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In a recent blog post after the Oscars, UK journalist Rachel Tarley wrote of the awards show:
Jennifer Lawrence at the Oscars

“Millions of people around the world – many of them young girls – are watching the action at the world’s longest mutual congratulation session unfold on their TV screens.

They’re watching for the gowns, the jewellery, the hair and make-up. As an added bonus, they get protruding collar bones, razor-sharp shoulder blades and withered arms. If they listen carefully enough, there are even barely disguised tips on how to achieve the elegant Holocaust-chic style.

Early on in the red carpet fanfare at last night’s Oscars, the universally adored (and formerly ‘curvy’) Jennifer Lawrence broke off an interview to ask: ‘Is there food here?’ before explaining that she was ‘starving’ because she hadn’t had time to eat all day.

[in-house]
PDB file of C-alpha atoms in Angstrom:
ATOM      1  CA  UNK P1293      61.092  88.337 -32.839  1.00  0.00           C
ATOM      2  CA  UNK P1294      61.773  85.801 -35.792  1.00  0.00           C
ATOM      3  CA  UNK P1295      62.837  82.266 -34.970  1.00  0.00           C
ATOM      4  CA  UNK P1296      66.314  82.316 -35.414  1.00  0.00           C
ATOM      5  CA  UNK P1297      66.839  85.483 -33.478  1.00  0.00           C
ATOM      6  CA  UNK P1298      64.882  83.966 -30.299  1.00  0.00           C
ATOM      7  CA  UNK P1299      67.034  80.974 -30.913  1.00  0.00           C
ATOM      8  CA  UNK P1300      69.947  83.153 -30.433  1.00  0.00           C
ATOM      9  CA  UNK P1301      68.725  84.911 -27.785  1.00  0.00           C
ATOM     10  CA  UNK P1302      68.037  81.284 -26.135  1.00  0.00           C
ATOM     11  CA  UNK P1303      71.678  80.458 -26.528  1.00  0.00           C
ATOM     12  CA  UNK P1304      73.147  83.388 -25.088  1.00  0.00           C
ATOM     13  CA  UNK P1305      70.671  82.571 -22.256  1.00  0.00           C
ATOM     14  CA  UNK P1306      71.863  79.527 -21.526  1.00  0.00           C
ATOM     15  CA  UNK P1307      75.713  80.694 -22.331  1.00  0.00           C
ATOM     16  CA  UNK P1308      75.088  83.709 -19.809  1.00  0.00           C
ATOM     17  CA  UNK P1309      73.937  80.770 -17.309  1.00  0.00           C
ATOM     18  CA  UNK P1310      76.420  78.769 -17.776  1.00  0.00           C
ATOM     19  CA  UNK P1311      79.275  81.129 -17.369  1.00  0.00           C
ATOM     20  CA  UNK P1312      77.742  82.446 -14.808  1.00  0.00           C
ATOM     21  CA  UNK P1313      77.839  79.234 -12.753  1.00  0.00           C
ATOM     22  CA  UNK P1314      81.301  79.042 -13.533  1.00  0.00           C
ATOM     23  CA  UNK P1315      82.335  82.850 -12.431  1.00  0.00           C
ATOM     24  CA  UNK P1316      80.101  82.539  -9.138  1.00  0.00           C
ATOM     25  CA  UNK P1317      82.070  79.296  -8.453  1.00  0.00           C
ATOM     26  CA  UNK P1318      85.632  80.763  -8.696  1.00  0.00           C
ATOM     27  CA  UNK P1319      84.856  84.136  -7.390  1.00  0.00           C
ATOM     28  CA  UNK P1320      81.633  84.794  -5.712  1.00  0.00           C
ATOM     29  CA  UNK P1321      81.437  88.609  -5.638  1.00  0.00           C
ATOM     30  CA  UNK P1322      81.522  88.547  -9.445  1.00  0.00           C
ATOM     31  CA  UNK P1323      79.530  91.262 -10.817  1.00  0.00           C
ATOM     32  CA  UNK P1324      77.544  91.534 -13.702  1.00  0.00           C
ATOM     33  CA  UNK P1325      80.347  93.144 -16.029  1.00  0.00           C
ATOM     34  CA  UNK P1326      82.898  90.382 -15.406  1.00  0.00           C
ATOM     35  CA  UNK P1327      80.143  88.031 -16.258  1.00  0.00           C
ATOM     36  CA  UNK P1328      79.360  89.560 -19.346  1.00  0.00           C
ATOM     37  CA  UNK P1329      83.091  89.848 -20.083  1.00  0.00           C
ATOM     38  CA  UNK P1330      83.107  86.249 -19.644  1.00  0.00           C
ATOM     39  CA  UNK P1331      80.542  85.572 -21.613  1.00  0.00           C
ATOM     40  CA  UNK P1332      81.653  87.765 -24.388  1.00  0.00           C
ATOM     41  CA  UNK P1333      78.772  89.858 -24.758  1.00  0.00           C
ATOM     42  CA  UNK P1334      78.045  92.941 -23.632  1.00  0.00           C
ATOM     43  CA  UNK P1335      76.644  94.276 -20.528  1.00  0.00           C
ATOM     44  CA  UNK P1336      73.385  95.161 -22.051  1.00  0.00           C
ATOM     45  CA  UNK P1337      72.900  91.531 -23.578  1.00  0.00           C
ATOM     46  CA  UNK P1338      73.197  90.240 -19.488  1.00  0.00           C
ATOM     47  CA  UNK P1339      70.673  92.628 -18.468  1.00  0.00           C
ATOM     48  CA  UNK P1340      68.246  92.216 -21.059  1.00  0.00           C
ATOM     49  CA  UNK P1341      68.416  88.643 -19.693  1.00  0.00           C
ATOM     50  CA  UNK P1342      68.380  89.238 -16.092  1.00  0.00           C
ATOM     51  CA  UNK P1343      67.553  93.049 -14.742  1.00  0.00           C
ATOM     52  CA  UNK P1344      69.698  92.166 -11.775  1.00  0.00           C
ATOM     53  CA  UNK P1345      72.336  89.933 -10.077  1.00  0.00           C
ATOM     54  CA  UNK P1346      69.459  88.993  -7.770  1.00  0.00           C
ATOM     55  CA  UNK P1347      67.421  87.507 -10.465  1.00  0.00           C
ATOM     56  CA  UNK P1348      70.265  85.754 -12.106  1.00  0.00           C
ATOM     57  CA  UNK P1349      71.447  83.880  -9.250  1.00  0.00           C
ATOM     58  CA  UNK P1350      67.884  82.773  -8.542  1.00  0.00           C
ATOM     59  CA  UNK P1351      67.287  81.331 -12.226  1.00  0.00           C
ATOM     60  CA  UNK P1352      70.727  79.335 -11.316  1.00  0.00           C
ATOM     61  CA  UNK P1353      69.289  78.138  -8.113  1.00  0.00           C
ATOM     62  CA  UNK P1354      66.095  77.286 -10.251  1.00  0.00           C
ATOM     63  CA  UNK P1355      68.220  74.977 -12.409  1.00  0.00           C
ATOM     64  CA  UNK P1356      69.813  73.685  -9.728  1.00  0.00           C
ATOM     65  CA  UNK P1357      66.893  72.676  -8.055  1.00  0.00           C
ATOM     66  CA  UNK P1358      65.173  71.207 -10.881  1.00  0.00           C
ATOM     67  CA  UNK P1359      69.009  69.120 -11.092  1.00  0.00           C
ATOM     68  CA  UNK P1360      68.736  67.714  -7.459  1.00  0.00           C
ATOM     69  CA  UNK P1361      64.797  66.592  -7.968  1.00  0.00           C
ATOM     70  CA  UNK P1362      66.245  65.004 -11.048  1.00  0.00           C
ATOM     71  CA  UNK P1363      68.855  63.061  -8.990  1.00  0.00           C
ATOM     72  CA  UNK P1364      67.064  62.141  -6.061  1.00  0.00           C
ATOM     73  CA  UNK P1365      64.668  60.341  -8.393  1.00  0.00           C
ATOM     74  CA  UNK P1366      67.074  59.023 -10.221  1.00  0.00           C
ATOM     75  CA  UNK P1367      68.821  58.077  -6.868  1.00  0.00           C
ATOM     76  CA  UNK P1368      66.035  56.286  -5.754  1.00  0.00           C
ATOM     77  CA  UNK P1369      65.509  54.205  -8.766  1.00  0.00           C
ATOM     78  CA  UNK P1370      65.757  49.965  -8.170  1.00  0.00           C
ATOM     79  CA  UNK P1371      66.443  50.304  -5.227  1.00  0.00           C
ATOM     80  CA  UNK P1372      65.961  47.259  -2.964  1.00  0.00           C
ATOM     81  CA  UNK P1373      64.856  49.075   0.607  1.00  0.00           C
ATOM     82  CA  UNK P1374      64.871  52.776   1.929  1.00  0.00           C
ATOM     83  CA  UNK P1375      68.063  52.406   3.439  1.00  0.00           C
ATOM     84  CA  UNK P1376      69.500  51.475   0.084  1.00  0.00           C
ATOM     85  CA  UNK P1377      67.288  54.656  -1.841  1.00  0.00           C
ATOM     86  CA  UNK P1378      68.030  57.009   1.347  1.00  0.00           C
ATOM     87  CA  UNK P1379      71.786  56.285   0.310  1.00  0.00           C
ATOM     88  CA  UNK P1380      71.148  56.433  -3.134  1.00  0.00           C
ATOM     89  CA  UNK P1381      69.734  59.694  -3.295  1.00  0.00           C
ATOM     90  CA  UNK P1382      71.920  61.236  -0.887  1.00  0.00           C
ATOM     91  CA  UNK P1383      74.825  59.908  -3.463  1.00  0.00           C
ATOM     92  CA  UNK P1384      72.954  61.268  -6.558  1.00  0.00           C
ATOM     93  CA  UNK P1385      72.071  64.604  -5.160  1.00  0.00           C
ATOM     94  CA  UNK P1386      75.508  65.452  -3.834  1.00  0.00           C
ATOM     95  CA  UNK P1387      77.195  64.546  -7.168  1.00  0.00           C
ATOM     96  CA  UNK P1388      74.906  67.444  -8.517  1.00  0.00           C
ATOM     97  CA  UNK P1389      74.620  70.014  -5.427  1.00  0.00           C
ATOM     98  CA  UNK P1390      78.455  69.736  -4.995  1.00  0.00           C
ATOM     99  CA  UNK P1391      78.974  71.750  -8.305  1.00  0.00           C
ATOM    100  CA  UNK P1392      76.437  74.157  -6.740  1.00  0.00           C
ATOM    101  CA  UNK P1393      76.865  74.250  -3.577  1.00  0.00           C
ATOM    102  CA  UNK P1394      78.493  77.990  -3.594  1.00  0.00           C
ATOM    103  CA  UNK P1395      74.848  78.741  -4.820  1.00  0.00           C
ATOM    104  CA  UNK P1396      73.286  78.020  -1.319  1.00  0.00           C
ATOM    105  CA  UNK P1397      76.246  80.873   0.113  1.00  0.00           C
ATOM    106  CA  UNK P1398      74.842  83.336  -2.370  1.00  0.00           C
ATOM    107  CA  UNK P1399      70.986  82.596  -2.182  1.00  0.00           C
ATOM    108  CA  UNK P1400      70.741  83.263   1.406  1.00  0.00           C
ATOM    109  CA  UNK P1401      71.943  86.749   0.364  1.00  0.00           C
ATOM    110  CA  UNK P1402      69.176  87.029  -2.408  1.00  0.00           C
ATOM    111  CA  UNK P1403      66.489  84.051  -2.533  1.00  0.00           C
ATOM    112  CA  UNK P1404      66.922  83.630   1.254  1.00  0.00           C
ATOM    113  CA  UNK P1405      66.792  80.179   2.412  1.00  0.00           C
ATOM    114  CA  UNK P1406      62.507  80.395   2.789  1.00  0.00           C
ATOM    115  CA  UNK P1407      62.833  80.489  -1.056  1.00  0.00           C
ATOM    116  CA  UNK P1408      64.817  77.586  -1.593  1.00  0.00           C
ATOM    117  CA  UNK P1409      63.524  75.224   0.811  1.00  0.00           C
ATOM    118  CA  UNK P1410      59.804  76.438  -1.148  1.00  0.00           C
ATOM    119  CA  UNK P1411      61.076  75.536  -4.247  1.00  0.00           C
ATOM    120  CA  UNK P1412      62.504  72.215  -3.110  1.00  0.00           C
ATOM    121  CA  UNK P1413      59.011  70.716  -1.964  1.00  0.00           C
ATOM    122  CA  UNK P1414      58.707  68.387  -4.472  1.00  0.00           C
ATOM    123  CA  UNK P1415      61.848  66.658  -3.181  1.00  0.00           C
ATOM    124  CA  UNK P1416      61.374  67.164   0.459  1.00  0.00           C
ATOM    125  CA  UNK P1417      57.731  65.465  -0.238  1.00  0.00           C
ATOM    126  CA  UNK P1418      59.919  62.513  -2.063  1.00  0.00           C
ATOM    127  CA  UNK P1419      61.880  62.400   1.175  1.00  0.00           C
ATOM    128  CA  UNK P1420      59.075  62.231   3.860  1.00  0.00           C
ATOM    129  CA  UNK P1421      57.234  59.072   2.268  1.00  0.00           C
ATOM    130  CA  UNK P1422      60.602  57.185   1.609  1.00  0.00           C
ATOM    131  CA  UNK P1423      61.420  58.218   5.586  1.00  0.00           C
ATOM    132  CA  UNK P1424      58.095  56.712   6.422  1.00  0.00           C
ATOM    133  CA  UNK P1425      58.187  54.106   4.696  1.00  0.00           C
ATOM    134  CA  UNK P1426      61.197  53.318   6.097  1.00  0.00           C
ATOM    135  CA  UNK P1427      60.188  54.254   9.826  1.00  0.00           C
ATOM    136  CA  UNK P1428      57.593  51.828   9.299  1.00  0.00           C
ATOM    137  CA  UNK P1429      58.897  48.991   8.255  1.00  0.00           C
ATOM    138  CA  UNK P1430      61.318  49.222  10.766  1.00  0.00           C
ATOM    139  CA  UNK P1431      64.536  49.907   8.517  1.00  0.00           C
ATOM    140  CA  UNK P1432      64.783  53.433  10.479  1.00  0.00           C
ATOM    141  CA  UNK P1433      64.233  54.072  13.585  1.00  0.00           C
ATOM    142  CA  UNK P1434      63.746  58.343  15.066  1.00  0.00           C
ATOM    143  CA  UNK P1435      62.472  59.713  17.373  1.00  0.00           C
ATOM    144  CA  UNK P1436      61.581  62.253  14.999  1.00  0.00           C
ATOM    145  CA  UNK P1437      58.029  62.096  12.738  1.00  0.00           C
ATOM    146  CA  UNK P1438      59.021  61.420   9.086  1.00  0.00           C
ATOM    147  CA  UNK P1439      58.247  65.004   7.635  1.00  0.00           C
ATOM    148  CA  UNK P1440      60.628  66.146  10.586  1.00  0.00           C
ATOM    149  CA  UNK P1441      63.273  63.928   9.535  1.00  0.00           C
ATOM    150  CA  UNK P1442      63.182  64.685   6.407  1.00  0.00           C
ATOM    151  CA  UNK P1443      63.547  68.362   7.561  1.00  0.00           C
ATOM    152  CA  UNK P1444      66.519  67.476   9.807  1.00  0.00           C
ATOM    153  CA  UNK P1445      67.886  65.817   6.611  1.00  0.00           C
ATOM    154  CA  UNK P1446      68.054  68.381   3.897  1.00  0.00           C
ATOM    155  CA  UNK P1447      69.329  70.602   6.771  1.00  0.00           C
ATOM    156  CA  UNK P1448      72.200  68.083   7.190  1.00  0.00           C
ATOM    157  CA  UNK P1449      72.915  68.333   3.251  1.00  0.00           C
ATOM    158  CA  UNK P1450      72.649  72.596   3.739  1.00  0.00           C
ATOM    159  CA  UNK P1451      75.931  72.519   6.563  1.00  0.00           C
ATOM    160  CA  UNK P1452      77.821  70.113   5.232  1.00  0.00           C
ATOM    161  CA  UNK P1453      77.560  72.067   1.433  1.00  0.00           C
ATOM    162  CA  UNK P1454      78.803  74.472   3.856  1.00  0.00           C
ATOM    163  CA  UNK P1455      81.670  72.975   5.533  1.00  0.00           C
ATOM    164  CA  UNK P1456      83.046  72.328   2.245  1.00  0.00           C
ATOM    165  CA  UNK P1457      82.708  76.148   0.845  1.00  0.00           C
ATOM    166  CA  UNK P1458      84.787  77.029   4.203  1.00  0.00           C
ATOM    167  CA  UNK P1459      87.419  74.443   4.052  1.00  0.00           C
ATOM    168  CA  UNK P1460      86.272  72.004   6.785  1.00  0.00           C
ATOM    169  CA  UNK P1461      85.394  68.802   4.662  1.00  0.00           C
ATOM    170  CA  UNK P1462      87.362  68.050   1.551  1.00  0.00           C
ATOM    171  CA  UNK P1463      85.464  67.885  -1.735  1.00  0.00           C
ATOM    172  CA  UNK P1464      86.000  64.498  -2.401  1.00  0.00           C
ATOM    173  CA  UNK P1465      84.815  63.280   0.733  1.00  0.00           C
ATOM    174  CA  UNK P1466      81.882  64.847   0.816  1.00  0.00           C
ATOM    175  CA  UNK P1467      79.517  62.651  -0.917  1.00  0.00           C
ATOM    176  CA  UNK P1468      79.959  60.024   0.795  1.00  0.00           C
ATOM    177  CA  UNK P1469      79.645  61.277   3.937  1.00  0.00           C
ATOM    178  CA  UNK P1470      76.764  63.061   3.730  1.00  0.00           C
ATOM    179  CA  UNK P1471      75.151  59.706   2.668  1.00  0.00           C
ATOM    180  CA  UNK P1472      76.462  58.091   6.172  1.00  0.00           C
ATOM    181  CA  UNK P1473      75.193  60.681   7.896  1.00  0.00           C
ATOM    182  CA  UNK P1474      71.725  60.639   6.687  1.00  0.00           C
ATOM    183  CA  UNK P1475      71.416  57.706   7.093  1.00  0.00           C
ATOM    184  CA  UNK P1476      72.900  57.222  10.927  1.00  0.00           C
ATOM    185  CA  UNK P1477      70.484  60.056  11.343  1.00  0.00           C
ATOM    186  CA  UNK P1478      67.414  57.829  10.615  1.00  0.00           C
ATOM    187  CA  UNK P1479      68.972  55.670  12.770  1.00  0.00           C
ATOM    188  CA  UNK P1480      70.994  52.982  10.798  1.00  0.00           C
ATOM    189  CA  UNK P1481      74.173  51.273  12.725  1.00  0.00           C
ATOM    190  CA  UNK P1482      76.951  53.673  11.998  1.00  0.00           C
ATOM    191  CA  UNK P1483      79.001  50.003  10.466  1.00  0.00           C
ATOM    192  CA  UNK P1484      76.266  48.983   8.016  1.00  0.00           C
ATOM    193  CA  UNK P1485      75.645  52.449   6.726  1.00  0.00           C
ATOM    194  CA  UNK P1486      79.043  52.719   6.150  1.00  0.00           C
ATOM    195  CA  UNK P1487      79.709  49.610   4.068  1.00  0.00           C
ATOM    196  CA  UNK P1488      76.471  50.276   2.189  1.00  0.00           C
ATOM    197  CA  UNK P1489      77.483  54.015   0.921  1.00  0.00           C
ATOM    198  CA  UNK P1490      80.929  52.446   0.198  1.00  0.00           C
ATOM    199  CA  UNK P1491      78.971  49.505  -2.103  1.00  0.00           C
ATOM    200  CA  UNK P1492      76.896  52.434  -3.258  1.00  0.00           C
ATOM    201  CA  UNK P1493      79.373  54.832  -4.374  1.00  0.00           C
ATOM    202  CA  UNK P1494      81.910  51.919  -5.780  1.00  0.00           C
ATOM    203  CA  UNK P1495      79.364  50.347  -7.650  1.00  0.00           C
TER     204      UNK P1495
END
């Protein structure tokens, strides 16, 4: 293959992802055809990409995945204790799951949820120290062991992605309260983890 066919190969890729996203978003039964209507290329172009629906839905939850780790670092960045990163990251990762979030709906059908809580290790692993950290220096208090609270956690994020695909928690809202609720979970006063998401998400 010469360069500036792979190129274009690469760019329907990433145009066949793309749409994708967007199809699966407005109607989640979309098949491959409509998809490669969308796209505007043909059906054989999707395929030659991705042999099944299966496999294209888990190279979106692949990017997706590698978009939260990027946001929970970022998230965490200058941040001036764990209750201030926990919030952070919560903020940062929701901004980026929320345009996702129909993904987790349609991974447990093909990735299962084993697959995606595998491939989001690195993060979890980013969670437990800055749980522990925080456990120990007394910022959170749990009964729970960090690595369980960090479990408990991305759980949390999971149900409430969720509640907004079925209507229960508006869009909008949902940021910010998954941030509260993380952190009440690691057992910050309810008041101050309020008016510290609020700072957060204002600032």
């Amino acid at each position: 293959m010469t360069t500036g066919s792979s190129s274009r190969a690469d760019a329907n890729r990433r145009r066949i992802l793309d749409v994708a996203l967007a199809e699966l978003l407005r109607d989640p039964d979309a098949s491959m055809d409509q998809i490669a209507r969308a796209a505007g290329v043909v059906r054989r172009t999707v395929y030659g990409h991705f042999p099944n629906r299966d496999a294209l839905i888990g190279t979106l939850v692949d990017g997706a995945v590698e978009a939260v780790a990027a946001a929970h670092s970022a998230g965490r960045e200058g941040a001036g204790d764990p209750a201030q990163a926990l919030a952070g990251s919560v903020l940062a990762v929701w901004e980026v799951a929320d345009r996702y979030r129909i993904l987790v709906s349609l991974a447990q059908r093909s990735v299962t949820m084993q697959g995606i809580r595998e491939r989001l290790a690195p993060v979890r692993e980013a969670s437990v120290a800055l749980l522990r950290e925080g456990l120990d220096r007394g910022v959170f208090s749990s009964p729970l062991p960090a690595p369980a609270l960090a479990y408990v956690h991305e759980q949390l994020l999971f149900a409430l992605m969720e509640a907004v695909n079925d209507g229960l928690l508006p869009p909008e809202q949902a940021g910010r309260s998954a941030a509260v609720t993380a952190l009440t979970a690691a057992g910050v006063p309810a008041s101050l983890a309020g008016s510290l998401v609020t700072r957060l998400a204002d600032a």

Jennifer, who suffered from pneumonia earlier this year, could well have been a specific target of Oscars host Seth Macfarlane’s joke about the pre-red carpet Hollywood diet.

‘And those of you who gave yourselves the flu two weeks ago to “get there”? It paid off,’ he quipped, to a murmur of uncomfortable laughter.

Another actress, Zoe Saldana, neatly side-stepped direct questions about her dietary preparations for the red carpet, insisting her method of weight control was “hydration”.

As in, not eating solid food?

Right.

This is less than a week after former Australian Vogue editor Kirstie Clements admitted that many of the models appearing in glossy magazines and on catwalks and ad campaigns are, literally, starving.